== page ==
Eleventh Embodiment

[0069] FIG. 14 shows a bandage 100 according to an eleventh embodiment. The bandage 100 can substantially resemble the tenth embodiment of the bandage 100 shown in FIG 13, but with two orthogonal break lines 139 in the padding 130 constituting cutouts in the padding 130 which form four separate and distinct sector-shaped padding segments (not separately numbered).

Twelfth Embodiment

[0070] FIG. 15 shows a bandage 100 according to a twelfth embodiment. The bandage 100 can substantially resemble the first embodiment of the bandage 100 shown in FIGs 1-4, but significantly smaller tabs 113 and slits forming break lines 119 in the backing 110 rather than the padding 130. The slits shown in FIG 15 are provided only around the periphery of the padding 130, but may also be provided through that portion of the backing 110 attached to the padding 130. The slits can penetrate partially or completely through the backing 110 and can be arranged in uniform or random fashion throughout the backing 110. The slits can conveniently be cut during the manufacturing process.

[0071] FIG 16 shows the bandage 100 applied to an elbow 202. The padding 130 has generally been centered over the elbow joint 210. The elbow 202 is shown in a slightly bent position. When the elbow 202 is bent from an extended position to the bent position, the width of the gap created by each of the break lines 139 in the backing 110 can increase. When break lines 139 are also provided in the padding 130, the entire bandage 100 can flex with the bending of the elbow 202 without forming ripples or wrinkles in the backing 110, adhesive 120 or padding 130.

[0072] Providing break lines 119 in the backing 110 provides essentially the same advantages and benefits achieved by providing break lines 139 in the padding 130.

Thirteenth Embodiment

[0073] FIG. 17 shows a bandage 100 according to a thirteenth embodiment. The bandage 100 can substantially resemble the twelfth embodiment of the bandage 100 shown in FIGs 16 and 17, but with paired break lines 119 forming x-shaped slits in the backing 110. The x- shaped slits can penetrate partially or completely through the backing 110 and can be arranged in uniform or random fashion throughout the backing 110. The x-shaped slits may have the advantage of enhancing conformability of the backing 110 in multiple directions.

Fourteenth Embodiment

[0074] FIG. 18 shows a bandage 100 according to a fourteenth embodiment. The bandage 100 can substantially resemble the twelfth embodiment of the bandage 100 shown in FIGs 15 and 16, with additional break lines 119 in that portion of the backing 110 directly overlying the padding 130.

[0075] When break lines 119 and 139 are provided in both the backing 110 and the padding 130, the break lines 119 and 139 may be laterally aligned or offset.

Modifications

[0076] The present invention should not be considered limited to the particular examples or embodiments described above, but rather should be understood to cover all aspects of the invention as fairly set out in the claims arising from this application. For example, while suitable sizes, materials, packaging and the like have been disclosed in the above discussion, it should be appreciated that these are provided by way of example and not of limitation as a number of other sizes, materials, packaging, and so forth may be used without departing from the invention. Various modifications as well as numerous structures to which the present invention may be applicable will be readily apparent to those of skill in the art to which the present invention is directed upon review of the present specifications. The claims which arise from this application are intended to cover such modifications and structures.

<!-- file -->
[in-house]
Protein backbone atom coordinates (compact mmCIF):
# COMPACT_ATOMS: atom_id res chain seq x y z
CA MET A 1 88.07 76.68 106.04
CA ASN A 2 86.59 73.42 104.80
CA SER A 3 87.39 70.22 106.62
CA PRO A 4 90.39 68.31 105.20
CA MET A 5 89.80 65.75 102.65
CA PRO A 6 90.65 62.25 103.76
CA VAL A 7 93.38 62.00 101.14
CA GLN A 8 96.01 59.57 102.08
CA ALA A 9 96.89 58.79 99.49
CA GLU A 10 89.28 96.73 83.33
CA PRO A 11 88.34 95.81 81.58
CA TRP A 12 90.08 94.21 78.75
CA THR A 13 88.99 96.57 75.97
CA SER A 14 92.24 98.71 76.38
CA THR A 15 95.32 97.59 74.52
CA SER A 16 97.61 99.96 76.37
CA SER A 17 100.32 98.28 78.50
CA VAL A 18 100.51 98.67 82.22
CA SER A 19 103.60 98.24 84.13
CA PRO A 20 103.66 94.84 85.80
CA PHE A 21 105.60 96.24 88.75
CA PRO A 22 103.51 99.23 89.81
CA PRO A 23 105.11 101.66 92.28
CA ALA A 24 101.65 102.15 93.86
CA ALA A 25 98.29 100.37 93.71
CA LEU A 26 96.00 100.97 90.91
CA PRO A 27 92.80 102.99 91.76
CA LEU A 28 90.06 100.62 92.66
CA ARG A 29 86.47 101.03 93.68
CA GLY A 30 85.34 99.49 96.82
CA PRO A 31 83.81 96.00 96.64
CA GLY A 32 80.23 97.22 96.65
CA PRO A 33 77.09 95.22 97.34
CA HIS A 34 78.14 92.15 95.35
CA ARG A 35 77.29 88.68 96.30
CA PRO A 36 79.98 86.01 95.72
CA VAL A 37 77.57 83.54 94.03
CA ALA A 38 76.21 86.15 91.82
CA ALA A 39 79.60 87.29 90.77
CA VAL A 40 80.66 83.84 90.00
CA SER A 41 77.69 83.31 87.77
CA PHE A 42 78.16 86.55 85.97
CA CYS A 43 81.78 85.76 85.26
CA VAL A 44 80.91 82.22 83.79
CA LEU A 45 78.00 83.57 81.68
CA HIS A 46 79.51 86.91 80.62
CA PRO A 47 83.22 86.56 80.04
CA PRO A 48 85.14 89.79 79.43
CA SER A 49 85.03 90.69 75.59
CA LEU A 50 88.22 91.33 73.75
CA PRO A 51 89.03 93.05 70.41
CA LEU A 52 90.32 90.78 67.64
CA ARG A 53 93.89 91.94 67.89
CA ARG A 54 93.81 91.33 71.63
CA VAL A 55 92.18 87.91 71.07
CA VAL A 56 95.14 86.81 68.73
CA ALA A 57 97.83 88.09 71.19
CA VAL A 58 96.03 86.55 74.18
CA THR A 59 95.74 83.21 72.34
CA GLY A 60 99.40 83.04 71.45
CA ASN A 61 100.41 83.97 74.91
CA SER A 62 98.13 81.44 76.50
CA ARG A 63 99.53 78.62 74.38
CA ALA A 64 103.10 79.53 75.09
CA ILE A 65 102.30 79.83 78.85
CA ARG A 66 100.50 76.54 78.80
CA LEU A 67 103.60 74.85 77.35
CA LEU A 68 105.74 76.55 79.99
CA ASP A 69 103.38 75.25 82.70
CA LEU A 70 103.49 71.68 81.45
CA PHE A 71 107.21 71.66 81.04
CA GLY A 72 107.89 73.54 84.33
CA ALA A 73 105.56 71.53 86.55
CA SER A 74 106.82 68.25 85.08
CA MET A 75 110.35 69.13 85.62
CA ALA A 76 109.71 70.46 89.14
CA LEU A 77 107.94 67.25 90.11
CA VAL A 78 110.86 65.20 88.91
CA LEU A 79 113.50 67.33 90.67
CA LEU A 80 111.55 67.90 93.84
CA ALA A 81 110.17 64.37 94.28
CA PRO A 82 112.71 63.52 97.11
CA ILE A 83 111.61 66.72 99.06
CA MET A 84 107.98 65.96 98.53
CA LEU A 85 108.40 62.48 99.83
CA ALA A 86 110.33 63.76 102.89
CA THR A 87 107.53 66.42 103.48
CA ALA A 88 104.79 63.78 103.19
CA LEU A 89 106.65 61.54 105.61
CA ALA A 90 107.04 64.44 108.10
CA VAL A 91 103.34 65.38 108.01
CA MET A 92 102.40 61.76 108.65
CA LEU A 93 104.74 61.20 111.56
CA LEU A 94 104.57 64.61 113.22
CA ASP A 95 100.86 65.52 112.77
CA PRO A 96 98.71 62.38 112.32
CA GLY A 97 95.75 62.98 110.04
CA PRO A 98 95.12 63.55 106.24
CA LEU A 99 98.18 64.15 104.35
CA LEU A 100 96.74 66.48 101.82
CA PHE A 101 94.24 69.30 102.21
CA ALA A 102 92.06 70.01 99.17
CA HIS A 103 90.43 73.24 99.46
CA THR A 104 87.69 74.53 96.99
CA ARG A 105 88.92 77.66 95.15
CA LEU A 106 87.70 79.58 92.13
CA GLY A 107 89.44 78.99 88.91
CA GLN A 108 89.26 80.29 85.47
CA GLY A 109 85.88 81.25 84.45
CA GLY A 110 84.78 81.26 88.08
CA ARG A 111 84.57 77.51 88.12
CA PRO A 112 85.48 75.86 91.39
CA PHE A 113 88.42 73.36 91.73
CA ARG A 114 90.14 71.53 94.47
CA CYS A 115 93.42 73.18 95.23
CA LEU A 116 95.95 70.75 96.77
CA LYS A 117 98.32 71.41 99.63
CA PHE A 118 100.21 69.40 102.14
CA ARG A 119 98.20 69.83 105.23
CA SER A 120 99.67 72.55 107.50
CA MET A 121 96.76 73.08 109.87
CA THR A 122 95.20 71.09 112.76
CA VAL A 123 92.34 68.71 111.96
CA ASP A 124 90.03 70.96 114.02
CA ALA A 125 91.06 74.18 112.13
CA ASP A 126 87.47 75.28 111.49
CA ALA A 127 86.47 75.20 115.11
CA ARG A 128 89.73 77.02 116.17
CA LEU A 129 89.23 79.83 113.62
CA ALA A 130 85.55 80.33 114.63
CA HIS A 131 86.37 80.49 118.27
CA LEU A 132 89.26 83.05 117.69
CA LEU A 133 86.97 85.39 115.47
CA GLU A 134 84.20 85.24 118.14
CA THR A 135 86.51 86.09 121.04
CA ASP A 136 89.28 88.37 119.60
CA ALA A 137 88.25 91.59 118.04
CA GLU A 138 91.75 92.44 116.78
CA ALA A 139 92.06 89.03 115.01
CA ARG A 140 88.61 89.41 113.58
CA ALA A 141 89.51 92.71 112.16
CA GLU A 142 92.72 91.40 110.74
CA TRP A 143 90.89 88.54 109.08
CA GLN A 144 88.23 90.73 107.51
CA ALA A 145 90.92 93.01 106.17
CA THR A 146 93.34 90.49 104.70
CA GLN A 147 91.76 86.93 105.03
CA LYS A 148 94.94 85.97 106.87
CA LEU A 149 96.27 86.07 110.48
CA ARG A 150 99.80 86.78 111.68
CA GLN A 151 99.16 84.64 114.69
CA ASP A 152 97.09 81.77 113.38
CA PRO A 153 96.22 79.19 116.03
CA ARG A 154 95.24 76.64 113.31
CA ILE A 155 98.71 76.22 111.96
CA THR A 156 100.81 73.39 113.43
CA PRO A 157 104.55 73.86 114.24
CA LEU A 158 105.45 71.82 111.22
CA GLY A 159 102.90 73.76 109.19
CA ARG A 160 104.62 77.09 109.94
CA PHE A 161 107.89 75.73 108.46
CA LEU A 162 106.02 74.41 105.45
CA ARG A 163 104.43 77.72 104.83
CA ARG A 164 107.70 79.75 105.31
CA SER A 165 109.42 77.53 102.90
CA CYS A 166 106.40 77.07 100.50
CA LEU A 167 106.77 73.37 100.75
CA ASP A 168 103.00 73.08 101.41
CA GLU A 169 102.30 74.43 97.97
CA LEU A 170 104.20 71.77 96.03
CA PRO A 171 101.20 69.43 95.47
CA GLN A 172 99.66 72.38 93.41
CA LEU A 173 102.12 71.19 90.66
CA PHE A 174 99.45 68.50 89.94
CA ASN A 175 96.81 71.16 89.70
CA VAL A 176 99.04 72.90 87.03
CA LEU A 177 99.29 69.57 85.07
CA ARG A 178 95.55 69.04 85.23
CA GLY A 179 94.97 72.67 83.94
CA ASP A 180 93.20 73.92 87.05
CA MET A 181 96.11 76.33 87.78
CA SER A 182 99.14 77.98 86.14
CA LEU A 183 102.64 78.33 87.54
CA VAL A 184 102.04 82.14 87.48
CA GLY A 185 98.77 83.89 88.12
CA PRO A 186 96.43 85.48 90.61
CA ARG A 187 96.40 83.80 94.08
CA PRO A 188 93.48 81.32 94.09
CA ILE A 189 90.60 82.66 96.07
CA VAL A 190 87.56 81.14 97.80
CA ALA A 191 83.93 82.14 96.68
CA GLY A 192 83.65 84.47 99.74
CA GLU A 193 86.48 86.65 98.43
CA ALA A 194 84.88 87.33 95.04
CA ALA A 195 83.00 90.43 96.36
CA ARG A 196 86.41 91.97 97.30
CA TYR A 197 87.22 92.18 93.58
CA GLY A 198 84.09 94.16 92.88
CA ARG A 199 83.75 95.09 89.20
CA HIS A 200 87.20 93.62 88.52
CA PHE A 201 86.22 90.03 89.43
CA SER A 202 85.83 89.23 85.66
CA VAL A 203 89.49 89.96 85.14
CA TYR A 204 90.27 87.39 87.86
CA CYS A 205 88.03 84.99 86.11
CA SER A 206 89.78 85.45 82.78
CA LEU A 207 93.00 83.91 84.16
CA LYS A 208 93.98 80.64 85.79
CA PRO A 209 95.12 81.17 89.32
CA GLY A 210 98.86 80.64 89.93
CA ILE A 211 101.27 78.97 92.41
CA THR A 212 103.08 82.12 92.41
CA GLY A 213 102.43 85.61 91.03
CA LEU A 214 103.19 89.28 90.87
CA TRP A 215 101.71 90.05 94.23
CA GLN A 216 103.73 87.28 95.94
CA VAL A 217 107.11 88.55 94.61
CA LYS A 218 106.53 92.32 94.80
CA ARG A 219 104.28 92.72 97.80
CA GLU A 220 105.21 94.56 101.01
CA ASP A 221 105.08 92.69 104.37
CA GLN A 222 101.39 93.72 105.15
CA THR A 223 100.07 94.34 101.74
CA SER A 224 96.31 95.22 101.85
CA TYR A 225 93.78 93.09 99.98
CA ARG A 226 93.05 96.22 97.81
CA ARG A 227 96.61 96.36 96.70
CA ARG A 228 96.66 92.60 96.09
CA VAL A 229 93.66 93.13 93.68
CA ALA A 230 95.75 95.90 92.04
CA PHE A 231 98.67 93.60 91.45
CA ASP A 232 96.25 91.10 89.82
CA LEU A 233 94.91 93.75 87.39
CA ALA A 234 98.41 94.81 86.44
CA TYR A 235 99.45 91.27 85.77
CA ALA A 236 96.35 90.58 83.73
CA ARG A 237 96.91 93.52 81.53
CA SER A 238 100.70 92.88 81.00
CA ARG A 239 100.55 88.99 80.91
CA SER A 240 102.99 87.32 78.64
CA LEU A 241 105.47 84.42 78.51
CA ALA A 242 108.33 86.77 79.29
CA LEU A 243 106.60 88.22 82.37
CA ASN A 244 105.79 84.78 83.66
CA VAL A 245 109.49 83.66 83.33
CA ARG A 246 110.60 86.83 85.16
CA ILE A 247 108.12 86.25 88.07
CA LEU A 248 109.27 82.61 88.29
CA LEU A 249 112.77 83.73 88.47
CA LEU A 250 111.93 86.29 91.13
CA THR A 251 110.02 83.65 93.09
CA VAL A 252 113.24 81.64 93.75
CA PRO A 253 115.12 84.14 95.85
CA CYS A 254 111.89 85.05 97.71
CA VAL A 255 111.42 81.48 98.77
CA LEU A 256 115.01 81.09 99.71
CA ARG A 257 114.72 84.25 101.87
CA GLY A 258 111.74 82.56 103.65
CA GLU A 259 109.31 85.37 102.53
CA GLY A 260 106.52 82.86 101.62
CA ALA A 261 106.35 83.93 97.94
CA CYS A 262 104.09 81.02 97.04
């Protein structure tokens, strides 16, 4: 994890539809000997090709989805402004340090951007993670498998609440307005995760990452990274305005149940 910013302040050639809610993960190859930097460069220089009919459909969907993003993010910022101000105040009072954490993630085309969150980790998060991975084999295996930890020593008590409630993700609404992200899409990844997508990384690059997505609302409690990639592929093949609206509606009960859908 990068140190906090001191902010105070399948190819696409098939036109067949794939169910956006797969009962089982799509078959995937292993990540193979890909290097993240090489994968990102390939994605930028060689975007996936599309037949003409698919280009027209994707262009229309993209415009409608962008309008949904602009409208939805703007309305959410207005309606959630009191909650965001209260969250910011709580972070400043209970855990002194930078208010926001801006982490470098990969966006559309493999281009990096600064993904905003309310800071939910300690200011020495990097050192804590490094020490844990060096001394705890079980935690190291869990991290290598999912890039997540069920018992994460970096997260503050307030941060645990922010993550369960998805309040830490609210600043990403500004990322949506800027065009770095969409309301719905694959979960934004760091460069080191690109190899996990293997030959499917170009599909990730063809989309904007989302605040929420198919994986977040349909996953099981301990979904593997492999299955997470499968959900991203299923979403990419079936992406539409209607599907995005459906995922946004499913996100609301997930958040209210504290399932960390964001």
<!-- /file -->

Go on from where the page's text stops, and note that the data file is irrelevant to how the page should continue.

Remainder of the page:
Citations de brevets
Brevet cité Date de dépôt Date de publication Déposant Titre
US5423736 *25 juin 199313 juin 1995New Dimensions In Medicine, Inc.Wound dressing with dehydrated hydrogel gauze
US5632731 *25 nov. 199427 mai 1997The Kendall CompanyNon-adherent wound dressing
US6018092 *4 mars 199725 janv. 20003M Innovative Properties CompanyMedical adhesive bandage, delivery system and method
US20020115972 *20 déc. 200022 août 2002Shmuel DabiAbsorbent article
Référencé par
Brevet citant Date de dépôt Date de publication Déposant Titre
WO2016030047A1 *26 juin 20153 mars 2016Mölnlycke Health Care AbA self-adhesive member
WO2017098272A1 *9 déc. 201615 juin 2017University Of DundeeJoint protector
US879131520 sept. 201029 juil. 2014Smith & Nephew, Inc.Systems and methods for using negative pressure wound therapy to manage open abdominal wounds
US879131610 févr. 201029 juil. 2014Smith & Nephew PlcWound packing
US904456919 août 20112 juin 2015Smith & Nephew PlcWound dressing apparatus and method of use
USD67940414 sept. 20122 avr. 2013Smith & Nephew, Inc.Organ protection layer
USD6925653 juin 201029 oct. 2013Smith & Nephew, Inc.Organ protection layer
USD71745221 oct. 201311 nov. 2014Smith & Nephew, Inc.Organ protection layer
Classifications
Classification coopérativeA61F2013/00544, A61F13/06, A61F13/105, A61F2013/00812, A61F13/102
Classification européenneA61F13/10E, A61F13/06, A61F13/10H2
Événements juridiques
DateCodeÉvénementDescription
30 août 2007DPE1Request for preliminary examination filed after expiration of 19th month from priority date (pct application filed from 20040101)
1 déc. 2007NENPNon-entry into the national phase in:
Ref country code: DE
31 déc. 2007NENPNon-entry into the national phase in:
Ref country code: RU
2 juil. 2008121Ep: the epo has been informed by wipo that ep was designated in this application
Ref document number: 06771615
Country of ref document: EP
Kind code of ref document: A2
14 mars 2013DPE1Request for preliminary examination filed after expiration of 19th month from priority date (pct application filed from 20040101)